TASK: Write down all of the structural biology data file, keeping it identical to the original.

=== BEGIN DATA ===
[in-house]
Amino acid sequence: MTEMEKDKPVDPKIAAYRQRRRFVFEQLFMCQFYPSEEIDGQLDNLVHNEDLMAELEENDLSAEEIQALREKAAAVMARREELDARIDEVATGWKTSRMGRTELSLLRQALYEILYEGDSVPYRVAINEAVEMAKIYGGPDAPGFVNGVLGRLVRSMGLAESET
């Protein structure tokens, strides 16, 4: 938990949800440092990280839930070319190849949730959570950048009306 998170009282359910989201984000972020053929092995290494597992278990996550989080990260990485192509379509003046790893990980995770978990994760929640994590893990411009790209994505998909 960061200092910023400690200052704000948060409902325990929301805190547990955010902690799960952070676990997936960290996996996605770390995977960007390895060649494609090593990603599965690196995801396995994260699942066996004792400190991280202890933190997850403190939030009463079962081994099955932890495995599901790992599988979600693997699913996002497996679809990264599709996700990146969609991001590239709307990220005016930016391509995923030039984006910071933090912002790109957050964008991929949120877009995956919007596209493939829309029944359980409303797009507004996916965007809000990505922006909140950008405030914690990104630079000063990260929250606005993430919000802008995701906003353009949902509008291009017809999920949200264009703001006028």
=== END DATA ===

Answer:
[in-house]
Amino acid sequence: MTEMEKDKPVDPKIAAYRQRRRFVFEQLFMCQFYPSEEIDGQLDNLVHNEDLMAELEENDLSAEEIQALREKAAAVMARREELDARIDEVATGWKTSRMGRTELSLLRQALYEILYEGDSVPYRVAINEAVEMAKIYGGPDAPGFVNGVLGRLVRSMGLAESET
């Protein structure tokens, strides 16, 4: 938990949800440092990280839930070319190849949730959570950048009306 998170009282359910989201984000972020053929092995290494597992278990996550989080990260990485192509379509003046790893990980995770978990994760929640994590893990411009790209994505998909 960061200092910023400690200052704000948060409902325990929301805190547990955010902690799960952070676990997936960290996996996605770390995977960007390895060649494609090593990603599965690196995801396995994260699942066996004792400190991280202890933190997850403190939030009463079962081994099955932890495995599901790992599988979600693997699913996002497996679809990264599709996700990146969609991001590239709307990220005016930016391509995923030039984006910071933090912002790109957050964008991929949120877009995956919007596209493939829309029944359980409303797009507004996916965007809000990505922006909140950008405030914690990104630079000063990260929250606005993430919000802008995701906003353009949902509008291009017809999920949200264009703001006028």